The Abdominal cavity, Latin Cavitas abdominalis, refers to the cavity in the area of the trunk in which the abdominal organs are located. It protects the organs and enables them to move against each other.
The abdominal cavity is one of the five cavities in the human body that protect vital organs. It is part of the abdomen, the area between the chest and the pelvis, which includes the abdominal cavity and the abdominal wall and organs. The abdominal cavity, the largest cavity in the body, encloses the abdominal organs, which include the stomach, large parts of the intestine, liver, gall bladder, pancreas, kidneys and spleen.
The abdominal cavity is bordered cranially, i.e. upwards, by the diaphragm, downwards or caudally by the pelvis and pelvic floor and in front and laterally by the abdominal wall. The diaphragm closes the rib cage from the abdominal cavity, whereas there is an open connection to the pelvic space.
In contrast to the above-mentioned boundaries, which consist mainly of soft tissues, which are made up of muscles, connective and fatty tissue, the spine, iliac blades and parts of the thorax of the abdominal cavity serve as bony protection.
The abdominal cavity is subdivided into the peritoneum or peritoneal cavity, Latin Cavitas peritonealis, and the retroperitoneal space behind it, Latin Spatium retroperitoneale. The retroperitoneal space in turn merges downwards into the subperitoneal space, Latin Spatium subperitoneale.
The peritoneum cavity and the abdominal organs in it are covered with a serous skin, the peritoneum or peritoneum. The peritoneum is a two-layer connective tissue membrane that distinguishes between the parietal peritoneum, which covers the peritoneum cavity, and the visceral peritoneum, which covers the abdominal organs. Parietal and visceral peritoneum, also known as the parietal and visceral sheet, are connected to each other.
The peritoneal cavity contains the so-called intraperitoneal abdominal organs. These include the stomach, spleen, liver, gallbladder, small intestine and a major part of the large intestine. The retroperitoneal space contains fatty tissue and connective tissue and houses the so-called retroperitoneal abdominal organs with the kidneys, adrenal glands, the pancreas and a small part of the large intestine.
The abdominal cavity serves as protection for the abdominal organs located in it. In addition to the resistance it opposes to the internal hydrostatic pressure, the abdominal cavity can also build up a resistance to external pressure through a reflex or through its own will. An intact abdominal cavity creates even pressure conditions in the abdominal area.
The abdominal organs are supplied via the peritoneum, which contains numerous blood and lymph vessels and nerve tracts. The peritoneum can absorb fluid from the abdomen and release it into the blood system. The abdominal cavity is sealed airtight via the peritoneum. A layer of connective tissue of the peritoneum, the tunica subserosa, serves as a hanging strap for storing and securing the intraperitoneal organs in the appropriate position.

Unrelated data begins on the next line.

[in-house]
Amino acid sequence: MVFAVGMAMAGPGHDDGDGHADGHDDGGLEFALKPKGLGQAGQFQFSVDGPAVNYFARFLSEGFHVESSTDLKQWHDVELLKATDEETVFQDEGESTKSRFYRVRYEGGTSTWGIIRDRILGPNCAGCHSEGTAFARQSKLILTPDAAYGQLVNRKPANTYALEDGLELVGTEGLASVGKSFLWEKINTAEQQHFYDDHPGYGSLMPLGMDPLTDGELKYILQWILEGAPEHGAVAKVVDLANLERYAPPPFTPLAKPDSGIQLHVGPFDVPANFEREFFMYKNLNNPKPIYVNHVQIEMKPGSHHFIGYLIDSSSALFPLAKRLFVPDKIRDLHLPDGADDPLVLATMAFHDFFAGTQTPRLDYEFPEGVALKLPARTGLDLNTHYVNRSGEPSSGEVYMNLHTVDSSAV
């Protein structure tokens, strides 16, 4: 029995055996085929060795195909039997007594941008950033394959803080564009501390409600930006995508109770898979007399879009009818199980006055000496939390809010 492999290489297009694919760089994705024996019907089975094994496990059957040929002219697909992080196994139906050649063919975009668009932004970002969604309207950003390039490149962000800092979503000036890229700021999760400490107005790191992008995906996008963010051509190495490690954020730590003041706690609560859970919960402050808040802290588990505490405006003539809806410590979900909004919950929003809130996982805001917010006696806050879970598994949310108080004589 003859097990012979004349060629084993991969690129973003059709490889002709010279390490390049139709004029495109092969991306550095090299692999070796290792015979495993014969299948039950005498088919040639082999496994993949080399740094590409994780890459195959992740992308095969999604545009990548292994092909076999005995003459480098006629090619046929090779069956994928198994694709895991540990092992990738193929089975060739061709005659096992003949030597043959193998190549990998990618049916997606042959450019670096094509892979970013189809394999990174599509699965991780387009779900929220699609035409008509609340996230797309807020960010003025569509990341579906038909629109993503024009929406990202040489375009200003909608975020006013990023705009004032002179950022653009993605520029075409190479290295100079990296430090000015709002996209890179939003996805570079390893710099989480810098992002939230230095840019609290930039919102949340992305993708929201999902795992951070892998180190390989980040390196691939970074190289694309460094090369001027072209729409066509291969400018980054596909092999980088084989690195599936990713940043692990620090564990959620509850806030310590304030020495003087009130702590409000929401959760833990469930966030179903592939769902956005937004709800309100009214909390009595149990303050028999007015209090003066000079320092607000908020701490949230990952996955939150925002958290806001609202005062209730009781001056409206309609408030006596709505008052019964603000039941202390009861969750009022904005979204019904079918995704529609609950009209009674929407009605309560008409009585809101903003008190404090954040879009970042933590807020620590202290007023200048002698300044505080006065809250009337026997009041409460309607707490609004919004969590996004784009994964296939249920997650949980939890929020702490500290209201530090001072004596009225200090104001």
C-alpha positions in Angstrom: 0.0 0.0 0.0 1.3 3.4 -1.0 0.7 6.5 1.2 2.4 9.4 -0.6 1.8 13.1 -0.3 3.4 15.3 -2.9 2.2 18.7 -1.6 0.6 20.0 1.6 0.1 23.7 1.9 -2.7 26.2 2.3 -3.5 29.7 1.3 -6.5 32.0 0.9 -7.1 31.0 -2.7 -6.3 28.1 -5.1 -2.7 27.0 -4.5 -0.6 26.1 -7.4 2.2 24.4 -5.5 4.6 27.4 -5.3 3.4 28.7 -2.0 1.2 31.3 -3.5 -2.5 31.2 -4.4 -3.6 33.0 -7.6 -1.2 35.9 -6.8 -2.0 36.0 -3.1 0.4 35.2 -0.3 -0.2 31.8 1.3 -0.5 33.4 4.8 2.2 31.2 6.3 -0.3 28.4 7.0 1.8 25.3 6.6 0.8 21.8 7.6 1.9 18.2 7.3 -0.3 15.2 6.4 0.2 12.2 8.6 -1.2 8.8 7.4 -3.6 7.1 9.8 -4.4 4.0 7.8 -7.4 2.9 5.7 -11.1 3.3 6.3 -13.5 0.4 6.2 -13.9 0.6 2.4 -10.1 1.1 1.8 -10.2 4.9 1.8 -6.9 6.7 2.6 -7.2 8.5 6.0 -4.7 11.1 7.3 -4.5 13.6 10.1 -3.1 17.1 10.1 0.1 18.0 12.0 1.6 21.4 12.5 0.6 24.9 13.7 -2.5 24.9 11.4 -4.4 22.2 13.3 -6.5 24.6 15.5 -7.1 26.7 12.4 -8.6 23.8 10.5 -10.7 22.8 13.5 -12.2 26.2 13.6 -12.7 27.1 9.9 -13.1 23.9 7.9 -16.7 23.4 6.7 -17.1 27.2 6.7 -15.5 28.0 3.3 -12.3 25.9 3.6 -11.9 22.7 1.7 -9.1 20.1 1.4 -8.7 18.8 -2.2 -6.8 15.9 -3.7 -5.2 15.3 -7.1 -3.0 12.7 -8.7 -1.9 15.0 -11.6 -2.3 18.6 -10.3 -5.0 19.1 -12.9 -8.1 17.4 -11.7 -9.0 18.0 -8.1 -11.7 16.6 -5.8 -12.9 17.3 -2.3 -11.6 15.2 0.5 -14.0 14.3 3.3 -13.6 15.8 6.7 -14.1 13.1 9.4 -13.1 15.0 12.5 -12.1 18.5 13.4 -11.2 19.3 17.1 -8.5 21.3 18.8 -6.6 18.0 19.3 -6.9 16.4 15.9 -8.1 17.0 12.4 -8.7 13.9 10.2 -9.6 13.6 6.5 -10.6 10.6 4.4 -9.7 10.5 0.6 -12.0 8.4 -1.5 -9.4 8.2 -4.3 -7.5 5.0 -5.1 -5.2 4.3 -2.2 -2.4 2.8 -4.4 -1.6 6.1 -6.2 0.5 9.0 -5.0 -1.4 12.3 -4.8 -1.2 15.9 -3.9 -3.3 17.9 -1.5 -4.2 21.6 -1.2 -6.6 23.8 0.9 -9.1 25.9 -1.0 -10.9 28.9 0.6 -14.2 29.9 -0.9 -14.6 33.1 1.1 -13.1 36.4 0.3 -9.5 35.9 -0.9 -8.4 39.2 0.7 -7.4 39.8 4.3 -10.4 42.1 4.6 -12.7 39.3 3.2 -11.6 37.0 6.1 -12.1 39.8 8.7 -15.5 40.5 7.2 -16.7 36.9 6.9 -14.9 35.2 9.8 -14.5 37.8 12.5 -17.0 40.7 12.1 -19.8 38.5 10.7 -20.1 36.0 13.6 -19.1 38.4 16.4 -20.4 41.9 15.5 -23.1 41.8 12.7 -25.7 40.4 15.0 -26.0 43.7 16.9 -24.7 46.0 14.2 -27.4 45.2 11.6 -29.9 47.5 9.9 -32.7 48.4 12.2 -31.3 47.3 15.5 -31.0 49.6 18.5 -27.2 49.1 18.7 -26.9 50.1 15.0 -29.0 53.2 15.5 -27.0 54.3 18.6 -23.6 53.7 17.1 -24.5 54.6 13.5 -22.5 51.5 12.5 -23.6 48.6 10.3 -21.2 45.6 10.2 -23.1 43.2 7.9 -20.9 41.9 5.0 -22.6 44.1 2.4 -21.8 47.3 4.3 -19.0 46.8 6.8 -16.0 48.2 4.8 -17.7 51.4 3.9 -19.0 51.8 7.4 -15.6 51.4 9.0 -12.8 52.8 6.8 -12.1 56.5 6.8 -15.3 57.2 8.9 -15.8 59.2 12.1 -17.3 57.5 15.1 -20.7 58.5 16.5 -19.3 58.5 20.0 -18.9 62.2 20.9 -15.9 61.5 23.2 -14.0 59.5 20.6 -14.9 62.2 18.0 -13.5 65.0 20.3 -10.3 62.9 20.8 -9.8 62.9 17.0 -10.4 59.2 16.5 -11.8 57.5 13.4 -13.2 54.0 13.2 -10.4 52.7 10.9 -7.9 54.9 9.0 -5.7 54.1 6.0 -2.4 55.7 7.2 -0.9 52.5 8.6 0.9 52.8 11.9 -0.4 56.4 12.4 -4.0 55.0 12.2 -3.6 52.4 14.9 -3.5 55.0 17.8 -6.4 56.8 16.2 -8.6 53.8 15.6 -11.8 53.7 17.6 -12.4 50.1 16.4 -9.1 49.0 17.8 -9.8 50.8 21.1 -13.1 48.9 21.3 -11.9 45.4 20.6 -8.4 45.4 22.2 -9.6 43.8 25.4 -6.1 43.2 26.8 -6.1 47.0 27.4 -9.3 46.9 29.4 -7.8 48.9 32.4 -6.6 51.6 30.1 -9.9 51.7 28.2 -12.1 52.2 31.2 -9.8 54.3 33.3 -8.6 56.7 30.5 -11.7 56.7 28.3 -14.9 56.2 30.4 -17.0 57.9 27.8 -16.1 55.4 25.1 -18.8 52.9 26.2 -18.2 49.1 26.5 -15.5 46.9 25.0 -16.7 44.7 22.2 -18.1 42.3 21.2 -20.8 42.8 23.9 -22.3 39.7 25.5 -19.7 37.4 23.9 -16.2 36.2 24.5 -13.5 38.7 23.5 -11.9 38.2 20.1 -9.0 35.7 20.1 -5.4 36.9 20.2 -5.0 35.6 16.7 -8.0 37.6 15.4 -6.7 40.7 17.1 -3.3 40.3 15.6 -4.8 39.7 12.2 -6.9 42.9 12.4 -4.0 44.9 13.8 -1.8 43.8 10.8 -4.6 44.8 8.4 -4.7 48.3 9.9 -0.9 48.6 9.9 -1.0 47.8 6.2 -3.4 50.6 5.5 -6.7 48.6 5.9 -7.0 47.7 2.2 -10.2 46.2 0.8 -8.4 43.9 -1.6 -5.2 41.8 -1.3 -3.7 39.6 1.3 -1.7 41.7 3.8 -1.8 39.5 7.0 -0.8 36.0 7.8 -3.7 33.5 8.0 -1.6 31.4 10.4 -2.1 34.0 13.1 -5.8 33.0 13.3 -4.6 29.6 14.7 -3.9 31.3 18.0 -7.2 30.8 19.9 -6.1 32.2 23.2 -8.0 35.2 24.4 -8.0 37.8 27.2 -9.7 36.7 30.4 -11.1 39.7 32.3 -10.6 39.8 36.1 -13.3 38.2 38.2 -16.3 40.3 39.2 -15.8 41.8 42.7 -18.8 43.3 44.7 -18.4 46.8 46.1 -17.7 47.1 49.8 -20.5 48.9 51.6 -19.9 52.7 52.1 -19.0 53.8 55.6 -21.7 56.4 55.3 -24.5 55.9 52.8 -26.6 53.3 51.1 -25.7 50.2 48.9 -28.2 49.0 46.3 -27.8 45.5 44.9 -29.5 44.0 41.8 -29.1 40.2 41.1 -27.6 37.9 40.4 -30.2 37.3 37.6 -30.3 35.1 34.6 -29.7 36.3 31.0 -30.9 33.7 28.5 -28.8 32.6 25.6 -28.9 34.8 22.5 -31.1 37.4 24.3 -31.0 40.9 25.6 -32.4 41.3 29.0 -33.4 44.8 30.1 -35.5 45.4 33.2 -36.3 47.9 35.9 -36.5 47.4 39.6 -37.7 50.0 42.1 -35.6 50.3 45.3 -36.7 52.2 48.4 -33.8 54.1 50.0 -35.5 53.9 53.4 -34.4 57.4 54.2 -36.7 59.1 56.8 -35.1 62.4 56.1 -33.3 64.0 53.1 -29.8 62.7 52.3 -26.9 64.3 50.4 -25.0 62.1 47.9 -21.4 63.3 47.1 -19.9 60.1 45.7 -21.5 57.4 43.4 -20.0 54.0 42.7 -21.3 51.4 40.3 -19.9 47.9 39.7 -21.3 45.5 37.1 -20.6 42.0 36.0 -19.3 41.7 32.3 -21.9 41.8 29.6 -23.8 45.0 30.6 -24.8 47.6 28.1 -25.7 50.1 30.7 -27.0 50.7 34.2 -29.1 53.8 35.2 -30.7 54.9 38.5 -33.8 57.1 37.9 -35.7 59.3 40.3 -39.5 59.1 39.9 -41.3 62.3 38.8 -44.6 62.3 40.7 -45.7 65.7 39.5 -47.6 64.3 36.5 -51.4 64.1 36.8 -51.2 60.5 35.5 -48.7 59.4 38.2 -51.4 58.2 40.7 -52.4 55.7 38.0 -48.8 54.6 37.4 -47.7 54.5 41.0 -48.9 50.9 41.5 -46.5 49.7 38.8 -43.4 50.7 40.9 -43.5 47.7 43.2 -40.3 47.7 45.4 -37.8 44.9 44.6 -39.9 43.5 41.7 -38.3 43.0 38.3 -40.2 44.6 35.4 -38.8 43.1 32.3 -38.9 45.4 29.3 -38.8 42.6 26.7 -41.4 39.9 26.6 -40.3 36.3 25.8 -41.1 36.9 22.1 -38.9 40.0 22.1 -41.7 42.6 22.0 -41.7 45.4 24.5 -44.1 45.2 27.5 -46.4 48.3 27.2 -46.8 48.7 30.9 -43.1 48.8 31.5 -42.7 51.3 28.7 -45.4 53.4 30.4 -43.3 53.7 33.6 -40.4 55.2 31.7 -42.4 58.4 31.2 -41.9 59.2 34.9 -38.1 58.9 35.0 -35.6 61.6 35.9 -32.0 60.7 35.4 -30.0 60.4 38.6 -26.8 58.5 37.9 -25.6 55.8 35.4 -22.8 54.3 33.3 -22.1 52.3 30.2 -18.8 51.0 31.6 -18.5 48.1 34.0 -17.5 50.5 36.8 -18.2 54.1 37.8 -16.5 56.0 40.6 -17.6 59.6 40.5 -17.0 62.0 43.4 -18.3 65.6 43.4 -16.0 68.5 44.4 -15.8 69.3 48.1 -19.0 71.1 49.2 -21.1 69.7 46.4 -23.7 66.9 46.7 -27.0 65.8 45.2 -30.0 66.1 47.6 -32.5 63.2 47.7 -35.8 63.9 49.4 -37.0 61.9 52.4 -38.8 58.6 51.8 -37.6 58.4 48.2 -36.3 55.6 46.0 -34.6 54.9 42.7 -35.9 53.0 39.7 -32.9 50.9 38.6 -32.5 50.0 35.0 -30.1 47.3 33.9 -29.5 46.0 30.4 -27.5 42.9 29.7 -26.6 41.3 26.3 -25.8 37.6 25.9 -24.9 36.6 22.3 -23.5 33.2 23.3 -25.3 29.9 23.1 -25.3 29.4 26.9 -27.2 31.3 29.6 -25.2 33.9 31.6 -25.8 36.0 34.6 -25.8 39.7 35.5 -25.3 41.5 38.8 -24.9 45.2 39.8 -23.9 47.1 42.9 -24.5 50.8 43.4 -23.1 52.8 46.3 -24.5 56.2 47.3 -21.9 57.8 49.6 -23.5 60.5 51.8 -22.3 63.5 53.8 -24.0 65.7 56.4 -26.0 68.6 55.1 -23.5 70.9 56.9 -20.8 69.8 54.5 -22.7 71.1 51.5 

This hanging strap is called the mesentery in the small intestine and the mesocolon in the large intestine. The organs stored in the abdominal cavity have various functions in digestion. The abdominal cavity contains a clear, viscous fluid called peritoneal fluid, or ascites, that covers the peritoneum. The peritoneal fluid is continually renewed and released from the peritoneum and absorbed again, so that in the abdominal cavity of a healthy person there is between 50 and 80 milliliters of the fluid.
The so-called tunica serosa, the second layer of the peritoneum, is responsible for releasing the peritoneal fluid. This fluid acts like a kind of lubricant, so that the organs can be moved against each other. The mobility of the organs is important, for example, during pregnancy, a full stomach after ingesting food and during digestion. The peritoneal fluid has an anti-inflammatory effect and thus also serves the immune defense.
Abdominal pain can have a wide variety of causes and be associated with various diseases of the abdominal cavity. Tumor diseases can occur in the peritoneum, for example. The so-called peritoneal carcinosis usually occurs in the form of metastases from other tumor diseases.
Peritonitis is an inflammation of the parietal peritoneum that occurs as a sequela of, for example, infections or tumors and is life-threatening if left untreated. It manifests itself in severe abdominal pain, tension in the abdominal muscles that leads to a hard abdominal wall, and can occur with a bloated stomach. If the stomach or intestinal wall is perforated, for example, bacteria can enter the abdominal cavity with the stomach or intestinal contents and cause peritonitis.
With ascites, fluid collects in the abdominal cavity. Again, it is not an independent disease, but a secondary disease. Most often, cirrhosis of the liver leads to ascites, but heart failure, carcinoma and other diseases can also be the cause. The ascites is noticeable by the bulging of the abdomen and the increase in circumference. If there is bleeding into the abdominal cavity, for example from an injury or an operation, it is referred to as haemascus. In addition to abdominal pain, there is [paleness]] and a poor general condition due to the loss of blood.
In the case of a chylascos, lymph accumulates in the abdominal cavity, and a pneumoperitoneum is used when gas accumulates. Pneumoperitoneum can occur, among other things, through injuries to the gastrointestinal area, but it can also be brought about deliberately for examination purposes such as a laparoscopy. Very rarely, pregnant women can develop an ectopic pregnancy in which the fertilized egg is implanted in the abdominal cavity instead of the uterus.